The following account has been anonymously shared by a legal team member whose Mother was diagnosed with Sepsis.
In late October 2016, I was working a long shift as a neonatal nurse and started to suffer with lower abdominal pain. I vomited and had diarrhoea and was unable to pass urine.
As the pain worsened and my temperate rose, I drove myself to A&E. There, I was given IV antibiotic and morphine.
After a few hours I was sent home. The following day I returned to work still feeling very unwell. On the way home from work I vomited again.
As I was feeling extremely exhausted, I went to bed but woke with a swollen abdomen. I had also vomited and passed urine in my sleep without noticing.
I rang my son and sister who called for an ambulance as I was unable to move. My blood pressure was too low for painkillers, so I was stabilised with IV fluid and carried out to the ambulance.
As I was in so much pain the ambulance was unable to move for over an hour until I was stable enough for the journey to hospital.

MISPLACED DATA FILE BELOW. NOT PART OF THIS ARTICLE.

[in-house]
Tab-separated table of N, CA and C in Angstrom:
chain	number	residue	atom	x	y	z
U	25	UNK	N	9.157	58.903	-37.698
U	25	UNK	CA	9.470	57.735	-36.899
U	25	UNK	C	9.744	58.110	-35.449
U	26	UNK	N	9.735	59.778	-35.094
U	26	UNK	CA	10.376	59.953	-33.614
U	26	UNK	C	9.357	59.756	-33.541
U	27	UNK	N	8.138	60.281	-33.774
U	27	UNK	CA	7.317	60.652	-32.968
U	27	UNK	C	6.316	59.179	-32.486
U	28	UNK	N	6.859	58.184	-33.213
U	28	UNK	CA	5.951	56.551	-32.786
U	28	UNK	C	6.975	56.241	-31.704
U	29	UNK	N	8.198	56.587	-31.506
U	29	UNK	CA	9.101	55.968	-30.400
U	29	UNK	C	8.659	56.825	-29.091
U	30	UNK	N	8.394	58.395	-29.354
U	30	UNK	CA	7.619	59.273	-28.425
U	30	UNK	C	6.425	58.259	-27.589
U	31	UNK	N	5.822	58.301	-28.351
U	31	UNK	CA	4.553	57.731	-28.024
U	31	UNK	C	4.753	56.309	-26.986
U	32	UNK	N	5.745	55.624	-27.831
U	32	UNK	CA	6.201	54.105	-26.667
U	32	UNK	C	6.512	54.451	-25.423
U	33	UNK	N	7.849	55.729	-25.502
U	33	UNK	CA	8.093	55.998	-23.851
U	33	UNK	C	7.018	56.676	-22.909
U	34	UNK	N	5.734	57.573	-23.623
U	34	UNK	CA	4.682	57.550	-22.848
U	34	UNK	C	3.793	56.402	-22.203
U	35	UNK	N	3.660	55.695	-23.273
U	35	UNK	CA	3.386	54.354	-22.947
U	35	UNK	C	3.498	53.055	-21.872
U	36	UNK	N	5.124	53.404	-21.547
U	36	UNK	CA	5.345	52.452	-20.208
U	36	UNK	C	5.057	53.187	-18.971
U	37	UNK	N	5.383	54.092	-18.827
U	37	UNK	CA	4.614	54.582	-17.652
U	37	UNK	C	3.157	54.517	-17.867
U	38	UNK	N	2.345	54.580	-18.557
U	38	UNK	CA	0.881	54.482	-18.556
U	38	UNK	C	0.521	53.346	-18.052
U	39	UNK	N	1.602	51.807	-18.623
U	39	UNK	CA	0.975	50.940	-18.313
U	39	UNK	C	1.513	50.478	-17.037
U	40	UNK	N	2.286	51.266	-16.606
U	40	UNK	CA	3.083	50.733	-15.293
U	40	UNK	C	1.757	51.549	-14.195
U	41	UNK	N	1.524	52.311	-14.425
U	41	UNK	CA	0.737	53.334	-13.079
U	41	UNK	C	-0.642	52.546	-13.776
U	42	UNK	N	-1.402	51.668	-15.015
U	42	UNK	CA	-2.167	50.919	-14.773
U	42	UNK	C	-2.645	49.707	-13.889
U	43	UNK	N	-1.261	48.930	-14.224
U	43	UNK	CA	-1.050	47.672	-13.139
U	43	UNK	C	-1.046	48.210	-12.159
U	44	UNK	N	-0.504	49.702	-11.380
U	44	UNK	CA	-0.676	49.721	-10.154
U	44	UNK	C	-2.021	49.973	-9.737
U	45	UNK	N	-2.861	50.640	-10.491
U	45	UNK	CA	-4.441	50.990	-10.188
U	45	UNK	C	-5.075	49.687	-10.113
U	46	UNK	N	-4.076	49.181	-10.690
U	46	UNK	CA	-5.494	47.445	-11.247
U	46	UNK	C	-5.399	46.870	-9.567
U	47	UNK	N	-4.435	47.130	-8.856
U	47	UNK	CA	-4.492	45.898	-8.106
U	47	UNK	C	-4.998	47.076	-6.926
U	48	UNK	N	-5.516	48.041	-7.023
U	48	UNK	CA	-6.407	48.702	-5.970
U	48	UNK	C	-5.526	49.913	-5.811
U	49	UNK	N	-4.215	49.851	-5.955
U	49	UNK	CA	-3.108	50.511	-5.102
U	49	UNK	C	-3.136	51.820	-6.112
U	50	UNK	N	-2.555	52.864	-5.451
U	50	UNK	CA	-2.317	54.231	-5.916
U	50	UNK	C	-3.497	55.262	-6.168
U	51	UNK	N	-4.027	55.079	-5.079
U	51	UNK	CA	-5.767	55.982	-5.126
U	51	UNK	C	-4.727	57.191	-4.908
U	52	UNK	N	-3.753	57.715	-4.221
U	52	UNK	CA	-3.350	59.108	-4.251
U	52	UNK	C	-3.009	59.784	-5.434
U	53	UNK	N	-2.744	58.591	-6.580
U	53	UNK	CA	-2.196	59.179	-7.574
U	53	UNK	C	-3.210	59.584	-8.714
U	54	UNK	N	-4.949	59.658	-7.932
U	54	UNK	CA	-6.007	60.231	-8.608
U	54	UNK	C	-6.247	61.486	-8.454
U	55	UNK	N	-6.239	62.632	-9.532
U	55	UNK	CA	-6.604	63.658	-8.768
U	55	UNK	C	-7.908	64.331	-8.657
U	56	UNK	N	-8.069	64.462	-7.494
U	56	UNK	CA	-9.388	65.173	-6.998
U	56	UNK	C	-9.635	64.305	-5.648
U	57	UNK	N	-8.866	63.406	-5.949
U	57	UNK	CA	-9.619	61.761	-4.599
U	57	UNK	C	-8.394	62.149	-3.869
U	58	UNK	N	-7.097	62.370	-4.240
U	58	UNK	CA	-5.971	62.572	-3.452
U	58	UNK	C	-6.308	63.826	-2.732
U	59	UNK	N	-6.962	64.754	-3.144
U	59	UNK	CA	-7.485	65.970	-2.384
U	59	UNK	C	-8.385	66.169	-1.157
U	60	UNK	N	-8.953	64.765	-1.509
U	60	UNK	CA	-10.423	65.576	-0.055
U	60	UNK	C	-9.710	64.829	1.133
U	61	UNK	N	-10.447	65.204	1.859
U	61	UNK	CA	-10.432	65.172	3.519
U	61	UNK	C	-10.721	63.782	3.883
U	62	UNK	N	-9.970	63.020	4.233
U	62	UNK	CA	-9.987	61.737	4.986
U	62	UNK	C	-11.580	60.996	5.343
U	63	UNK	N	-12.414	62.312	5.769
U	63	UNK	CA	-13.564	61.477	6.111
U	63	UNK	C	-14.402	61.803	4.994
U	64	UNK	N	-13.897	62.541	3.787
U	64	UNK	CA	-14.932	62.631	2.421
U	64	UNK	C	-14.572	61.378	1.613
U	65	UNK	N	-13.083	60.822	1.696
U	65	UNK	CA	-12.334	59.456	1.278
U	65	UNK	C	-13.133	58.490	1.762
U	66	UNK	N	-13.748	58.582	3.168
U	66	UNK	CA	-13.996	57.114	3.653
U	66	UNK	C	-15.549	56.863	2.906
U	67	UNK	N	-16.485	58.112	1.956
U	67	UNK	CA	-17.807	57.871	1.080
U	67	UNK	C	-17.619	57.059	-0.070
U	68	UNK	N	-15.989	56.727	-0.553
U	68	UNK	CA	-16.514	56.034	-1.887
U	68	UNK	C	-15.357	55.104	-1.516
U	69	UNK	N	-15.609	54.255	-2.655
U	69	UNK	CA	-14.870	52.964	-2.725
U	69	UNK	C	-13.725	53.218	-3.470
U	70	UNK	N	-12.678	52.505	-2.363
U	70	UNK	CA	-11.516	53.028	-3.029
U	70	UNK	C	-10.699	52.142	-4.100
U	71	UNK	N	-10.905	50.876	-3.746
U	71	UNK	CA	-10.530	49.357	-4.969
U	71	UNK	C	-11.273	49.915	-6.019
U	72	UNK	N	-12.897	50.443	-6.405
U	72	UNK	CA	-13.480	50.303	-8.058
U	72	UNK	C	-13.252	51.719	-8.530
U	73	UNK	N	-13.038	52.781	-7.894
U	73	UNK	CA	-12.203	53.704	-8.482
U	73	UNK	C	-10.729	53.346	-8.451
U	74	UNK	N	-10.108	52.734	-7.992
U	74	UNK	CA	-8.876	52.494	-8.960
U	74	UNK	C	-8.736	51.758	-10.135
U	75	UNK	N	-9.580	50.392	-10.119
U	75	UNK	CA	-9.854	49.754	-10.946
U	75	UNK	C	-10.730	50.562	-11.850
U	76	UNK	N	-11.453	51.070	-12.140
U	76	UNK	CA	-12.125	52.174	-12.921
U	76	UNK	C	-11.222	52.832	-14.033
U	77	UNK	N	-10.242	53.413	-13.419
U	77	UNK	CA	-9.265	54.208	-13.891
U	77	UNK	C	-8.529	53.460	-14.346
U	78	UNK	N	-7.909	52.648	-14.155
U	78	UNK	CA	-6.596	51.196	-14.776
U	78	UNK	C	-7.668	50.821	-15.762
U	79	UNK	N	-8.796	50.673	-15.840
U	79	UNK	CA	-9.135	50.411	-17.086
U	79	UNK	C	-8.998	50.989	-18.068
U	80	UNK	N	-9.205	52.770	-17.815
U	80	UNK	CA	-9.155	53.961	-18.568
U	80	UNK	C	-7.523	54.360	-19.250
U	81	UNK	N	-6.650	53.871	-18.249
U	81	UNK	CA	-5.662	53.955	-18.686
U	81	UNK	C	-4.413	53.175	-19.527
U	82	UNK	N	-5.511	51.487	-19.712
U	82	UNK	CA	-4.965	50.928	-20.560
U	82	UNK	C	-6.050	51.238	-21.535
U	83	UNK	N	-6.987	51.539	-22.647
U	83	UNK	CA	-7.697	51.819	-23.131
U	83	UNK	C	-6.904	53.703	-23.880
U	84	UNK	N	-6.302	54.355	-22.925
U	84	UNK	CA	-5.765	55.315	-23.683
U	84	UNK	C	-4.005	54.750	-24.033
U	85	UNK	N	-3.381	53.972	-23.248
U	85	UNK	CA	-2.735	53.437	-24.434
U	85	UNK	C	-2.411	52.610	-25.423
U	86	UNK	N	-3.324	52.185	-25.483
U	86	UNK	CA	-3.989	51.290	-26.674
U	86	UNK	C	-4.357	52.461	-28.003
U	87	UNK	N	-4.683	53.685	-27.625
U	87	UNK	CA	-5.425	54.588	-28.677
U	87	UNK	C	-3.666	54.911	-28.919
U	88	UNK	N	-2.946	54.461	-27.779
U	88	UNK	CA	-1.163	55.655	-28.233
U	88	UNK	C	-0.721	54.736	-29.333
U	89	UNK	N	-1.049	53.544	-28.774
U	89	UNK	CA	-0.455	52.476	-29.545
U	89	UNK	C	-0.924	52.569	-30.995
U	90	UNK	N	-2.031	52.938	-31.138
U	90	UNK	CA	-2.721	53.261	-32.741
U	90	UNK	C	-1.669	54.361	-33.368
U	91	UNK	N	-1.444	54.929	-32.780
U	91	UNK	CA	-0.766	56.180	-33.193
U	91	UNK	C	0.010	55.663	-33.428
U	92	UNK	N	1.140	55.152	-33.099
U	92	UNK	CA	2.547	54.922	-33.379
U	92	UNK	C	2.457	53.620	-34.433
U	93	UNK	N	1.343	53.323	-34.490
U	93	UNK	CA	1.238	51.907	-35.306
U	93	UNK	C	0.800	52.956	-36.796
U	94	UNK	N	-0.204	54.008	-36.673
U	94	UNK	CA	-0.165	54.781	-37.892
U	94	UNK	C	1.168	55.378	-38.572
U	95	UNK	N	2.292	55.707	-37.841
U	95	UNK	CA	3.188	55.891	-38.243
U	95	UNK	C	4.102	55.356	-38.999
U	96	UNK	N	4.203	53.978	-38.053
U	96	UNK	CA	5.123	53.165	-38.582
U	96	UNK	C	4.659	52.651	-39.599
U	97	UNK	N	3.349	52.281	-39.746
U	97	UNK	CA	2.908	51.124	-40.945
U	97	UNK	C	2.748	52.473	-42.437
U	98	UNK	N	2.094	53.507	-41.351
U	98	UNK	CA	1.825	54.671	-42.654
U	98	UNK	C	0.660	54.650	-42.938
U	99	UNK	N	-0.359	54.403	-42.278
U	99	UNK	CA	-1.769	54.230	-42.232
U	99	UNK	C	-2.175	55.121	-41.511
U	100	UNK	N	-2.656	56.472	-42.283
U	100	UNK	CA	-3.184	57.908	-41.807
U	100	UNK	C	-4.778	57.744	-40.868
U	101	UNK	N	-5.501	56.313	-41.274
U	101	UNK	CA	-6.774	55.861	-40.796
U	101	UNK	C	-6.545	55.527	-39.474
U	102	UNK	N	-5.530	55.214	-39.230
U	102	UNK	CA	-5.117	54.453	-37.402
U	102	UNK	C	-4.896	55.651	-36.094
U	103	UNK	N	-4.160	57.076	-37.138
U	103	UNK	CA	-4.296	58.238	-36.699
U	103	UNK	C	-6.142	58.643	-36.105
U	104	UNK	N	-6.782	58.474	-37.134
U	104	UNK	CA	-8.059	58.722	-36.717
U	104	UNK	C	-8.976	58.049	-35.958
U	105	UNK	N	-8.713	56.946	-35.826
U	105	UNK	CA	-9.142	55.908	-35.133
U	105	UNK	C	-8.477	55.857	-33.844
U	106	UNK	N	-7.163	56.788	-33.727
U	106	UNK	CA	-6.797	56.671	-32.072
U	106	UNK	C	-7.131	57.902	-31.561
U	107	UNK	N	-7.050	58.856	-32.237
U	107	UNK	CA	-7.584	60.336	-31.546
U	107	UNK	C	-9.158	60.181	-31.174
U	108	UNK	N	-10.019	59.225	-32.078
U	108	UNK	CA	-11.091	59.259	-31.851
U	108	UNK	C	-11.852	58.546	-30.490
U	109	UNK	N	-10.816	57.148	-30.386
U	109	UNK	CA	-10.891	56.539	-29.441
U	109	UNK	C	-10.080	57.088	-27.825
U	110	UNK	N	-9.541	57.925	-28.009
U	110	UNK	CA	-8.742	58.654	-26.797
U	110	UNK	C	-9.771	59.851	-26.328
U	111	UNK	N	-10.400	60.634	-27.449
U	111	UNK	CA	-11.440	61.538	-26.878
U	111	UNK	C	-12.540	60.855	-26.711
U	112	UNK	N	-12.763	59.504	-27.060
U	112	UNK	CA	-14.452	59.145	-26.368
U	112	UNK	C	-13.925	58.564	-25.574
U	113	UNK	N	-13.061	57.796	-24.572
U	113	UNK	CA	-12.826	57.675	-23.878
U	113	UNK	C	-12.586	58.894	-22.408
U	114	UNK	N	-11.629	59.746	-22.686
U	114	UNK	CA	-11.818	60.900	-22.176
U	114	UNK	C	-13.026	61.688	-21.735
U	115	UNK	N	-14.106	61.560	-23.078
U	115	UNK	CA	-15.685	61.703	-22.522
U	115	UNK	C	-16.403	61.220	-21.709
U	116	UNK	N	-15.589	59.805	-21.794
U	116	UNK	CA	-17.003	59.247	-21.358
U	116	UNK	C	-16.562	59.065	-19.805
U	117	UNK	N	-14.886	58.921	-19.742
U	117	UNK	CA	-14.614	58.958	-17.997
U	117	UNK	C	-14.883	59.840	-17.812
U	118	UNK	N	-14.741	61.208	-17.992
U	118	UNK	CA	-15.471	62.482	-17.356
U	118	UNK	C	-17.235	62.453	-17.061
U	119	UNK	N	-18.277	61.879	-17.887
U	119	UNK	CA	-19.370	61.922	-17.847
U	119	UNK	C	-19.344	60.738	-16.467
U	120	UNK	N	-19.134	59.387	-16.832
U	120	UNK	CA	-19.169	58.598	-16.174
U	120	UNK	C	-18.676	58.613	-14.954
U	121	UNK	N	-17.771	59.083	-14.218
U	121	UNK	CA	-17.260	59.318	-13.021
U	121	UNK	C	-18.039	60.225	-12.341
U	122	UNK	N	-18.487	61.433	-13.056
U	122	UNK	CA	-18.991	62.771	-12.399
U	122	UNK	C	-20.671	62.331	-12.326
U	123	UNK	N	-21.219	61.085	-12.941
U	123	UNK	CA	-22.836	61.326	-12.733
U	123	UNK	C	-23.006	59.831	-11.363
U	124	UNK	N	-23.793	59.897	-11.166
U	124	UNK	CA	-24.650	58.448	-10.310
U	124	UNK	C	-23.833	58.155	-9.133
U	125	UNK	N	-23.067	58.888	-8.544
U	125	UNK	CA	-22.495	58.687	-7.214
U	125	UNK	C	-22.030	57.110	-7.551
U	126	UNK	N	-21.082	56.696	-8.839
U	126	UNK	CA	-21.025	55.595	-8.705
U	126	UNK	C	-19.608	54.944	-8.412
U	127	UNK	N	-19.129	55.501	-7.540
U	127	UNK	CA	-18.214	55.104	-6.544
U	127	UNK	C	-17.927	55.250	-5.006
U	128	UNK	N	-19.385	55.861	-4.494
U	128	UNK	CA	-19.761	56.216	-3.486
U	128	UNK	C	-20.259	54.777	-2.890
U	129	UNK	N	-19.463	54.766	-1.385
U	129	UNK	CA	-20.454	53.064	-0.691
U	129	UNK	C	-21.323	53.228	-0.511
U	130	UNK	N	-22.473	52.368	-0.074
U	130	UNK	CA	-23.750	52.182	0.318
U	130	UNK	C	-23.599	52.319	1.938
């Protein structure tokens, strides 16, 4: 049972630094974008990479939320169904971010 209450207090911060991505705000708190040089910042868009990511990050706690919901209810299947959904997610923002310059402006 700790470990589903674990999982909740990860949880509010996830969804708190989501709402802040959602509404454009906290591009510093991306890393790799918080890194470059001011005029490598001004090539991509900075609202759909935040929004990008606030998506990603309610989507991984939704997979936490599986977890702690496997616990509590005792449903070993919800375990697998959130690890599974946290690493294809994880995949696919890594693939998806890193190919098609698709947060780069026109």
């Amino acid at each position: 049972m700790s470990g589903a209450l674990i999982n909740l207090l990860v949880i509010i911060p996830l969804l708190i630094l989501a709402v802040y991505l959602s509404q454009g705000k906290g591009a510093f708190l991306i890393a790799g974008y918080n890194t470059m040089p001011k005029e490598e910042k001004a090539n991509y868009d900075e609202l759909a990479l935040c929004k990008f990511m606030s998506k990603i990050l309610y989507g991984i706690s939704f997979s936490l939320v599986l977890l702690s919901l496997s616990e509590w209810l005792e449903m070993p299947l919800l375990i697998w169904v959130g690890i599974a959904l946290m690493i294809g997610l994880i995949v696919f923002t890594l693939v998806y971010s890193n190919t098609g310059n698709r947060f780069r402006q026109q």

Once at the hospital, I was assessed after around 30 minutes.
Whilst I was waiting to be transferred to a ward, I suffered a sudden collapse.
I was then moved to the high dependency unit within A&E where I was fitted with a catheter and oxygen. After 24 hours I was moved to a different ward.
I was informed in the middle of the night that I had pancreatitis. This worried and upset me a great deal. My cousin had only recently died of this. However, after a few hours the surgeon returned and informed me that I did not have pancreatitis and it was in fact sepsis. I remained in hospital for 8 days.
Following my discharge, I made a very slow recovery.
I have now been diagnosed with chronic fatigue syndrome and suffer with lack of energy and strength on a daily basis.
I have never been able to fully return to my normal living and I have now been diagnosed with anxiety and clinical depression.
Suffering with sepsis has been life changing for me.